A compelling and informative overview of Quebec's evolution over the past several decades.
In the last seventy years, Quebec has changed from a society dominated by the social edicts of the Catholic Church and the economic interests of anglophone business leaders to a more secular culture that frequently elects separatist political parties and has developed the most comprehensive welfare state in North America. In Contemporary Quebec, leading scholars raise provocative questions about the ways in which Quebec has been transformed since the Second World War and offer competing interpretations of the reasons for the province's quiet and radical revolutions.
Collecting the works of historians, political scientists, sociologists, experts in aboriginal studies and women's studies, chapters consider issues ranging from language policies, to progressive changes in gender roles and norms, and intense debates surrounding issues of nationalism and identity. Providing a remarkably clear and engaging overview of the major themes, issues, and events of Quebec history, culture, and politics, Contemporary Quebec is an invaluable resource for history and Canadian Studies courses, and an ideal introduction for anyone wanting to better understand this dynamic province.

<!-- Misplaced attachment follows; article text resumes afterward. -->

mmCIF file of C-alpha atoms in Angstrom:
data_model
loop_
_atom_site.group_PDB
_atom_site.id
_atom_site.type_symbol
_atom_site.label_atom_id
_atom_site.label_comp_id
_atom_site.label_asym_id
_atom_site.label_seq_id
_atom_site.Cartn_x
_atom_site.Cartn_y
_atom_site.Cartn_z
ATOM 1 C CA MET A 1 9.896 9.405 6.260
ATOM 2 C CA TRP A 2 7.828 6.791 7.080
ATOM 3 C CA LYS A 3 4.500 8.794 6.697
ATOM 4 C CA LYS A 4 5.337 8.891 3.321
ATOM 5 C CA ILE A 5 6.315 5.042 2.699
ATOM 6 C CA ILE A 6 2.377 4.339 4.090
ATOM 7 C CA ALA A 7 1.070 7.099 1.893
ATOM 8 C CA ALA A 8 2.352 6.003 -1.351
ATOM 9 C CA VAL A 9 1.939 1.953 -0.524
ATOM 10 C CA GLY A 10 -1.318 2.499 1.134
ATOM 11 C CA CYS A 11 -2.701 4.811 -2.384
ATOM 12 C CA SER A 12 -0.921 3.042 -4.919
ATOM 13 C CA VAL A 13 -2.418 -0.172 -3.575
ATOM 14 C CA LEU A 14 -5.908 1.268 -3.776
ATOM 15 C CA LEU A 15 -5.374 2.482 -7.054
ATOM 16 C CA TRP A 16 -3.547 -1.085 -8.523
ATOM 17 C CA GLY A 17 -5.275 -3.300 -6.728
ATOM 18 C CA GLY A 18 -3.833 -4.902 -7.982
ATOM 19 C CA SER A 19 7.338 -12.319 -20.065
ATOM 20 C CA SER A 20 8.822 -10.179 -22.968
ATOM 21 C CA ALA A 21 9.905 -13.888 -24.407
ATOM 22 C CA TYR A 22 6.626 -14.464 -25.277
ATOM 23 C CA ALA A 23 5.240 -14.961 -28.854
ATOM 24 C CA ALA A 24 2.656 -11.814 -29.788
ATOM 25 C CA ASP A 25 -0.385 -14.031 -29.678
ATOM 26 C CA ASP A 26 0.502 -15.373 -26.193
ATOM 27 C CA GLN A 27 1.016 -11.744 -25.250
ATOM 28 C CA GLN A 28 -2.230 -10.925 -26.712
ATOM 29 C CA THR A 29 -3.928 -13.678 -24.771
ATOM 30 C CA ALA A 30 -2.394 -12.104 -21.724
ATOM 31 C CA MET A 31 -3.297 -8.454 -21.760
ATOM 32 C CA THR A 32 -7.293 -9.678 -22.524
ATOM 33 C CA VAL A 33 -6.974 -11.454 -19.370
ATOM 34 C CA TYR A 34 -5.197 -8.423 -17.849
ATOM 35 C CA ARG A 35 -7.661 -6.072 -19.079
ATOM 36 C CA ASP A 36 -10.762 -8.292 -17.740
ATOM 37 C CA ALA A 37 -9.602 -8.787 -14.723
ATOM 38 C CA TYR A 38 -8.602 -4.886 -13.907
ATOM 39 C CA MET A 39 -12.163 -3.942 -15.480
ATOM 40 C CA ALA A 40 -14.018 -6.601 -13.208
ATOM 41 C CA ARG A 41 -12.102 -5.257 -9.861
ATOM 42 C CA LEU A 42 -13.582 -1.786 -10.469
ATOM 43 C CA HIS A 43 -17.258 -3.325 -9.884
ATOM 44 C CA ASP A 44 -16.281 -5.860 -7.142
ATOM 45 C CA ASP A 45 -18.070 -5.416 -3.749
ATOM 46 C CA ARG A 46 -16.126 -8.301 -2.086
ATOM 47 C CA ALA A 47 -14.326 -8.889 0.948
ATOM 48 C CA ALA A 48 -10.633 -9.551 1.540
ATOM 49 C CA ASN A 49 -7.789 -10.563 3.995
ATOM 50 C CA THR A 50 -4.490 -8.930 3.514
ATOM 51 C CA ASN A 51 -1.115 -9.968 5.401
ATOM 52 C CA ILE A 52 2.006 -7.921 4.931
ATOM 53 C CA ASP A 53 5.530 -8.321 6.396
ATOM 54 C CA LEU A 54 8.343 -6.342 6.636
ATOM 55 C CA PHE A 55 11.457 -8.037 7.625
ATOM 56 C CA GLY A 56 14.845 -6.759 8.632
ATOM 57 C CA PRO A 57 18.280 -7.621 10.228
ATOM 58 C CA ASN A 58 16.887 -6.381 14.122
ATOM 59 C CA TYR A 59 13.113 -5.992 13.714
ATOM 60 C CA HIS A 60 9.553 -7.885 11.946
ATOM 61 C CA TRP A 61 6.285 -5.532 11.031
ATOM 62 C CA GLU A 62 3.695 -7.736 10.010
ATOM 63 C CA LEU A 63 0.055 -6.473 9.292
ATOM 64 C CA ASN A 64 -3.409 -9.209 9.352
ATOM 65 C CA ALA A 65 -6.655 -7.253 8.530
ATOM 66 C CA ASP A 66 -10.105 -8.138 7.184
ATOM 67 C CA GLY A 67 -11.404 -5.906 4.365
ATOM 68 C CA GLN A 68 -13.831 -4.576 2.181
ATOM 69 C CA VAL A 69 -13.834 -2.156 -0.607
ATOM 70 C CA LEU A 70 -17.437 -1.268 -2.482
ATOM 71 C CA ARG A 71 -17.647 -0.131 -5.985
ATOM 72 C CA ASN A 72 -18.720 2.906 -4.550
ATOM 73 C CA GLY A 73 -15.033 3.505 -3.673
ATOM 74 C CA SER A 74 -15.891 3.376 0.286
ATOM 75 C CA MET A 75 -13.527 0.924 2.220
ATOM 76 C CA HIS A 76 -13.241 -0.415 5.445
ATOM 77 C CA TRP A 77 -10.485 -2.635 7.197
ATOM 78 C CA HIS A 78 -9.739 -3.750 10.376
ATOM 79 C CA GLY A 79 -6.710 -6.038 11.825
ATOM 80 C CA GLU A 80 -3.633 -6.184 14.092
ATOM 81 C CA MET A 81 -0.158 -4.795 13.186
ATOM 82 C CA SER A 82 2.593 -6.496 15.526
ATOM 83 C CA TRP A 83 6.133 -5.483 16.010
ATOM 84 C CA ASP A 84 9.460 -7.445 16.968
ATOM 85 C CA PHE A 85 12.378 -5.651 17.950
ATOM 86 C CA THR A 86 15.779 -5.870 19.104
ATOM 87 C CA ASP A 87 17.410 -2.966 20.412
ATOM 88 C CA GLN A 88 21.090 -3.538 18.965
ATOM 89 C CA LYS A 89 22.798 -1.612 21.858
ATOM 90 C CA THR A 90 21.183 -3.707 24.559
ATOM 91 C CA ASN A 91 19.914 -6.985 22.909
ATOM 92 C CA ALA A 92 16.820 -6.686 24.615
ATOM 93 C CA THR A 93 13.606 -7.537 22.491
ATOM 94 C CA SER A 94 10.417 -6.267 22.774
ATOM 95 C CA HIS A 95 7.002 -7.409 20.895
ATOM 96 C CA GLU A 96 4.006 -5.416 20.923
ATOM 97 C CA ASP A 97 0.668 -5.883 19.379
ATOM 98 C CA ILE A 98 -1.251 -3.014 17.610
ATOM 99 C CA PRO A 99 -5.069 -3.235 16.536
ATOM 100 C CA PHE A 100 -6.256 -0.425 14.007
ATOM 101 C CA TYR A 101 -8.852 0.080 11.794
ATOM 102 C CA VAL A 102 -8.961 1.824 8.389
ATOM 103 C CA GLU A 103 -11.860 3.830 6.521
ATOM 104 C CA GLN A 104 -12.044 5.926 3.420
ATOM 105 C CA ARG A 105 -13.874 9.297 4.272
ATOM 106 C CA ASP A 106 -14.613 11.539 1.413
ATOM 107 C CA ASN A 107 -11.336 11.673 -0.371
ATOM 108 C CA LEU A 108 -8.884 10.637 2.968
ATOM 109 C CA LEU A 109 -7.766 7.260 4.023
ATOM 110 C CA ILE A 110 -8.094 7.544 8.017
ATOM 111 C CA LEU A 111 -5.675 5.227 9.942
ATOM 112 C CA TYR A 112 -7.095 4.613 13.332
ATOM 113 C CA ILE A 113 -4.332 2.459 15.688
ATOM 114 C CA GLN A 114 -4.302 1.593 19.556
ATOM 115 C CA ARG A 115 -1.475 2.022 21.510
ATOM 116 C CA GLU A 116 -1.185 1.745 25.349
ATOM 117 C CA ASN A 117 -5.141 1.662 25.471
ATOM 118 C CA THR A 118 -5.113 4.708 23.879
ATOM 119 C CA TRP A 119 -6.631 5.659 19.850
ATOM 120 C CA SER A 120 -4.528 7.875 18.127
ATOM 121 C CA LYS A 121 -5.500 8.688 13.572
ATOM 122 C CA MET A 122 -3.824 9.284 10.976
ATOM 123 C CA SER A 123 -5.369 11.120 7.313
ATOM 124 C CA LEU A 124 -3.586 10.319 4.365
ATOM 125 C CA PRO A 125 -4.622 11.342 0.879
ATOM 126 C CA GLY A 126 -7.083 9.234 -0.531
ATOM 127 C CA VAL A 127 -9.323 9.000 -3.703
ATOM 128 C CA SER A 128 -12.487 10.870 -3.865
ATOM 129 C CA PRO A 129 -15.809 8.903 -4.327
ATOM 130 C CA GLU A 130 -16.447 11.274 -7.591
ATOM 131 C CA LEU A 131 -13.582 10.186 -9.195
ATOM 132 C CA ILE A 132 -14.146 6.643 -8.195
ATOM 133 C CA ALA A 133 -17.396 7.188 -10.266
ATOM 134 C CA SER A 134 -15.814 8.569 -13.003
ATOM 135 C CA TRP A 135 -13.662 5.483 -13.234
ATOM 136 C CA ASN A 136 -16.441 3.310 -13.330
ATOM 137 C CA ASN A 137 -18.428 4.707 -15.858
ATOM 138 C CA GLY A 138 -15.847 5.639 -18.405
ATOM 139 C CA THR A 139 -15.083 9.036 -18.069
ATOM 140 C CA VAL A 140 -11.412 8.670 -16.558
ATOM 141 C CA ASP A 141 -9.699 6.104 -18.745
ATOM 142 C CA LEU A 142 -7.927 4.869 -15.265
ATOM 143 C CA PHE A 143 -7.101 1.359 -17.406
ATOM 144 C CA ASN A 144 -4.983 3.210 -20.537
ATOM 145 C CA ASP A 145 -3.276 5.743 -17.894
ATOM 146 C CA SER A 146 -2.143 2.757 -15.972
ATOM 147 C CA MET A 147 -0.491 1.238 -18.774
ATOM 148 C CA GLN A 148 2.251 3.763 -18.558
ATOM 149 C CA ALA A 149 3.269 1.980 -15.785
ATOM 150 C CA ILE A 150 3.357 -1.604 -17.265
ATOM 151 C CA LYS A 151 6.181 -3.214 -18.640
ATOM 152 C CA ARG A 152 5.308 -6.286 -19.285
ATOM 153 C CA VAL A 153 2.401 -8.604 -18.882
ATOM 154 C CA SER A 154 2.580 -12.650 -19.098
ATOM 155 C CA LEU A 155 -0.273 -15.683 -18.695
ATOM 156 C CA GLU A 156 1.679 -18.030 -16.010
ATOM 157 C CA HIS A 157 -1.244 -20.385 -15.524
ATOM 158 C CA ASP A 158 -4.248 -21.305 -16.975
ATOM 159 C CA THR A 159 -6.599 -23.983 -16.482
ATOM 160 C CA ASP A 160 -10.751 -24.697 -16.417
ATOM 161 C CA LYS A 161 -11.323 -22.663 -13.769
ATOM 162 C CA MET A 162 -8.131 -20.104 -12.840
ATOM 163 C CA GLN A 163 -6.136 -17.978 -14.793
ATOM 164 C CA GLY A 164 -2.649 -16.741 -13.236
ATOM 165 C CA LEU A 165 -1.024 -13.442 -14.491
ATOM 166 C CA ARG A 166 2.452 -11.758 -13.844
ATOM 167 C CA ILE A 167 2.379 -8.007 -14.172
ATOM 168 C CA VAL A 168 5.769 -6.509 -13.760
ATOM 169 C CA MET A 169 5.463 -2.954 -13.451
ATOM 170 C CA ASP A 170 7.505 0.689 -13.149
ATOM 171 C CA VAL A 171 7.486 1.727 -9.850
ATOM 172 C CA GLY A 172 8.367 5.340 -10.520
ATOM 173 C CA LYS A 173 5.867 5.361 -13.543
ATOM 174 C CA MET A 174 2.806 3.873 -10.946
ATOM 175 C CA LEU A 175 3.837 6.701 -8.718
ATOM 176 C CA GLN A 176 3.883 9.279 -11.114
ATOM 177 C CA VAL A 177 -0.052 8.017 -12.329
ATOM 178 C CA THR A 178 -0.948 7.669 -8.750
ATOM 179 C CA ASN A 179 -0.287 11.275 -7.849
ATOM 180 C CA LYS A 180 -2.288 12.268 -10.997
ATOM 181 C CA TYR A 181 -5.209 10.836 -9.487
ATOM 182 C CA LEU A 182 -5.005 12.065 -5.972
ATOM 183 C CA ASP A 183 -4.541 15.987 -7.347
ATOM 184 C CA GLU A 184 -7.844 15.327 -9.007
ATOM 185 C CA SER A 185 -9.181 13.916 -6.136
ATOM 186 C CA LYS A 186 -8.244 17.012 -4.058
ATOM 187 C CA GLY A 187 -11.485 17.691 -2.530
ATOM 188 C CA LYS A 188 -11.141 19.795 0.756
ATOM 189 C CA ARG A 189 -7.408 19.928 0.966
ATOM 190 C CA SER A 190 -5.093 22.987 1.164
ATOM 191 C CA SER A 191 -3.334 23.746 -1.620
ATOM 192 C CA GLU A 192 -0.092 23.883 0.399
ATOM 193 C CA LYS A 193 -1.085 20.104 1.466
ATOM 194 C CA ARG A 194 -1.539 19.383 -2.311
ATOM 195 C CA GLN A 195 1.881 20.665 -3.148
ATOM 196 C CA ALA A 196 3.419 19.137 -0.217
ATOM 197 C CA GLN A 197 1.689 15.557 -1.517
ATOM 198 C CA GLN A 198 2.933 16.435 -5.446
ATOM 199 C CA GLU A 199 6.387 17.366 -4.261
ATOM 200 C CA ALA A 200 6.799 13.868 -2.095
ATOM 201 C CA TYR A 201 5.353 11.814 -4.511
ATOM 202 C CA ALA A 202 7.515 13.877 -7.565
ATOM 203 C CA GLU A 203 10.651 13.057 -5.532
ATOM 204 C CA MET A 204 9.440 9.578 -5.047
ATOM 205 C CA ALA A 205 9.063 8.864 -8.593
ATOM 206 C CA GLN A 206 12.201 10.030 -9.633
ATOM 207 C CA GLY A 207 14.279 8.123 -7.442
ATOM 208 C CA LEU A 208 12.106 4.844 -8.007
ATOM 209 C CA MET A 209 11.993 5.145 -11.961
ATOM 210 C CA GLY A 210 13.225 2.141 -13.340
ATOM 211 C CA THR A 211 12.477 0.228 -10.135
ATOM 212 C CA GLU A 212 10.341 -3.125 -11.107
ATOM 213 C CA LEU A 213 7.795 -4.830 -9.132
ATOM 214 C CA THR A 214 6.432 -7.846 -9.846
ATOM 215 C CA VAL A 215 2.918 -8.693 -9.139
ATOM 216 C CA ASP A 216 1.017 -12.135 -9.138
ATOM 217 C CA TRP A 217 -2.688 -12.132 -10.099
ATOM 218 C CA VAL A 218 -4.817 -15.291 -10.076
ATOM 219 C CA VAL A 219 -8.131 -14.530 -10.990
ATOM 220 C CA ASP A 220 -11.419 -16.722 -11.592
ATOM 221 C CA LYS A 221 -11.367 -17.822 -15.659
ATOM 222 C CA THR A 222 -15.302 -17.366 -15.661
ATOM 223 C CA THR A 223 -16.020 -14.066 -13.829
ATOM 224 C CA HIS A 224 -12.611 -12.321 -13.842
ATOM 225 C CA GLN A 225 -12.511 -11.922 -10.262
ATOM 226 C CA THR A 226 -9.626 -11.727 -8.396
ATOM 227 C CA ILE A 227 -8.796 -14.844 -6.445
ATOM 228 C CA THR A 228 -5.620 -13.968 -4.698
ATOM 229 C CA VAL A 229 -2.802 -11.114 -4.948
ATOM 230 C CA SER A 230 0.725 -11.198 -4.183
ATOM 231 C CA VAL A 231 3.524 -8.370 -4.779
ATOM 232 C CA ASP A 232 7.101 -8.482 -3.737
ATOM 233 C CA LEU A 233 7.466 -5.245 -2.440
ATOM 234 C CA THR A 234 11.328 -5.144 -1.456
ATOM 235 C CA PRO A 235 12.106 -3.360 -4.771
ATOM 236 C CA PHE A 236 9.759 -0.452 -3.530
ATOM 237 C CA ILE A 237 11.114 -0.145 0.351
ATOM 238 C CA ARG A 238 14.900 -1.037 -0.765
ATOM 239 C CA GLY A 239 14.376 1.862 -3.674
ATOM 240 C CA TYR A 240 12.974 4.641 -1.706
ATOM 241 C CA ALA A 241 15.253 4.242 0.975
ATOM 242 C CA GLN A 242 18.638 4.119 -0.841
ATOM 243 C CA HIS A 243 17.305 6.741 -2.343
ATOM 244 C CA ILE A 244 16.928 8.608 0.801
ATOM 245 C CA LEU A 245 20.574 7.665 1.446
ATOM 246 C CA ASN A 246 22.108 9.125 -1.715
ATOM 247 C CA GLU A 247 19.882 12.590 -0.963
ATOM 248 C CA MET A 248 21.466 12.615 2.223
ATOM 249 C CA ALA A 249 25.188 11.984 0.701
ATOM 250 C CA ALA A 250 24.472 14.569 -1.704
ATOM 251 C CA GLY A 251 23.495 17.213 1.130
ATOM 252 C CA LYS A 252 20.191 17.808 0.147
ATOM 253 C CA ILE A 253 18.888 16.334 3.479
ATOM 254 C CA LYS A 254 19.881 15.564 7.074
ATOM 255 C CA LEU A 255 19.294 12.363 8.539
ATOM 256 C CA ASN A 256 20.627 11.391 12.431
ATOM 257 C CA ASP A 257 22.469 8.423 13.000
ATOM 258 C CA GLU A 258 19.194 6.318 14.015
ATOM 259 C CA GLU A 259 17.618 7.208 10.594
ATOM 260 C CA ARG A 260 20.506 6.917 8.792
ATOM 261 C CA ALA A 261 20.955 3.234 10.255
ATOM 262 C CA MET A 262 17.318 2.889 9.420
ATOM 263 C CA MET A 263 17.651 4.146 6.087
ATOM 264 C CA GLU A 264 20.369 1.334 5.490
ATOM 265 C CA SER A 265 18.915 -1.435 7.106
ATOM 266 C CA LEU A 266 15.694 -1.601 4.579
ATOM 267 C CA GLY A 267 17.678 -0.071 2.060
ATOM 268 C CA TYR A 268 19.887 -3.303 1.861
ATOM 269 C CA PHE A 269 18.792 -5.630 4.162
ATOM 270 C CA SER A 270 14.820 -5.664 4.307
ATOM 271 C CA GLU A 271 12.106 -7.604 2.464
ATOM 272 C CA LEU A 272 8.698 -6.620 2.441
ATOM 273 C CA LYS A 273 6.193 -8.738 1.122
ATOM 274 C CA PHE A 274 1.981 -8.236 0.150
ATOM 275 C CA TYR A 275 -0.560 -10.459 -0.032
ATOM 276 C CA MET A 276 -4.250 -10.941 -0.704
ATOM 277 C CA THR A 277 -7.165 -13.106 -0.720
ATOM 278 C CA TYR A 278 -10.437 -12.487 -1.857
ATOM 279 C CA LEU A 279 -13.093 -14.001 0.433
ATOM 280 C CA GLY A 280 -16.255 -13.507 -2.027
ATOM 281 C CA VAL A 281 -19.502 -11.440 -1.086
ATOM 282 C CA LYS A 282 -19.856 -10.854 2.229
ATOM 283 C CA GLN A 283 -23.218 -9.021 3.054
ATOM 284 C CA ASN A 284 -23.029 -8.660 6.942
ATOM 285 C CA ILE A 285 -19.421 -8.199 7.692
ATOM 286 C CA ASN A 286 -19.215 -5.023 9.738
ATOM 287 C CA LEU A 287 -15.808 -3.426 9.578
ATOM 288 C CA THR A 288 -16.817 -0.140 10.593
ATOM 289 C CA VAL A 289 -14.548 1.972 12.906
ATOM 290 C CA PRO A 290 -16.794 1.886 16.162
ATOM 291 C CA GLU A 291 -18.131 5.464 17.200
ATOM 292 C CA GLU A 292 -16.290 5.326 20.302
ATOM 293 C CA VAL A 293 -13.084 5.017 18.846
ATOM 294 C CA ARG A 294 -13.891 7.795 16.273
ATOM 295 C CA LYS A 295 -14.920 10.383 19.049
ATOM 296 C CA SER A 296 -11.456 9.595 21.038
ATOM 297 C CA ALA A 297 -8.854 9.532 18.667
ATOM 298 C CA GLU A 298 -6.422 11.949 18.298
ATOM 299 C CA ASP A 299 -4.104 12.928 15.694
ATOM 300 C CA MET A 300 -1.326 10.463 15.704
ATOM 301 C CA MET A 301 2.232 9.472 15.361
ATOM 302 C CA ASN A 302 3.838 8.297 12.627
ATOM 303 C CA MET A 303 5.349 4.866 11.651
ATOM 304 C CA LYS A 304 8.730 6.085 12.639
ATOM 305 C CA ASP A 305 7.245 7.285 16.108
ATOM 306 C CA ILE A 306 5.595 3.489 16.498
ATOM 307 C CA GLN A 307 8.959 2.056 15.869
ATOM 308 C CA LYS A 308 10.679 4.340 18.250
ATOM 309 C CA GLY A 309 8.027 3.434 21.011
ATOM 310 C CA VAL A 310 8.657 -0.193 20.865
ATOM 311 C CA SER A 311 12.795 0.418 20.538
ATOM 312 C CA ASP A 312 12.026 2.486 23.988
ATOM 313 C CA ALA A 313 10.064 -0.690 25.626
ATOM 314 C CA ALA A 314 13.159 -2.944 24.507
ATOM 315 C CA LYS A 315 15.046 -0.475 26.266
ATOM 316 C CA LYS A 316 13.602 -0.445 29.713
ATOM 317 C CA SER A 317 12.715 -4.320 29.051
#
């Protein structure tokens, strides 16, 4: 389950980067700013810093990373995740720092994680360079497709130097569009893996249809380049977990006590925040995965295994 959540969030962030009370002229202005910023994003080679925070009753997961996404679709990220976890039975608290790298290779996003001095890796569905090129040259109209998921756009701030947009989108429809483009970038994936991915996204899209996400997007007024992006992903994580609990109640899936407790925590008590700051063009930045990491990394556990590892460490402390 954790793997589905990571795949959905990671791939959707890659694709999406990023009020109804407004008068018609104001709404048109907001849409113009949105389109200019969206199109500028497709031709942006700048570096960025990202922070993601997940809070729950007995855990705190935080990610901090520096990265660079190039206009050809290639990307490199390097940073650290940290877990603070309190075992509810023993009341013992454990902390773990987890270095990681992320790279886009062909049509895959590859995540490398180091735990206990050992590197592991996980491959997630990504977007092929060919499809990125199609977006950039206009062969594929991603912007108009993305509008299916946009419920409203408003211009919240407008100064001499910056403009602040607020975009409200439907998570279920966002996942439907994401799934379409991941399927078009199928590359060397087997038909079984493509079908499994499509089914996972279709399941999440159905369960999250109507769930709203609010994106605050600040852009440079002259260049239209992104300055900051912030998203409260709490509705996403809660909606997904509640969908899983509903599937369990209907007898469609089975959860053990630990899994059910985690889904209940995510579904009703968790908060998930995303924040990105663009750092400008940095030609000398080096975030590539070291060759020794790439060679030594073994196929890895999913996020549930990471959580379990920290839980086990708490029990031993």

Contributors include Michael D. Behiels (Ottawa), Louis Bélanger (Laval), Gérard Boismenu (Montréal), Michael Burgess (Kent), Hans M. Carlson (Minnesota), Dominique Clément (Alberta), Donald Cuccioletta (UQO), Jules Duchastel (UQÀM), Michael Gauvreau (McMaster), Stéphanie Godin (UQÀM), Ralph P. Güntzel (Franklin College), Matthew Hayday (Guelph), Guy Lachapelle (Concordia), Daniel Latouche (INRS), Jocelyn Létourneau (Laval), Martin Lubin (SUNY Plattsburgh), C. Michael Macmillan (Mount Saint Vincent), Chantal Maillé (Concordia), Dominique Marshall (Carleton), Dominique Masson (Ottawa), Sean Mills (Toronto), Ines Molinaro (St. Clare's, Oxford), Nicole Neatby (St. Mary's), Max Nemni (Laval), Linda Pertusati (Bowling Green), Jacques Rouillard (Montréal), Ben Rowswell (Stanford), Paul Rynard (York), Daniel Salée (Concordia), Miriam Smith (York), and Reg Whitaker (Victoria).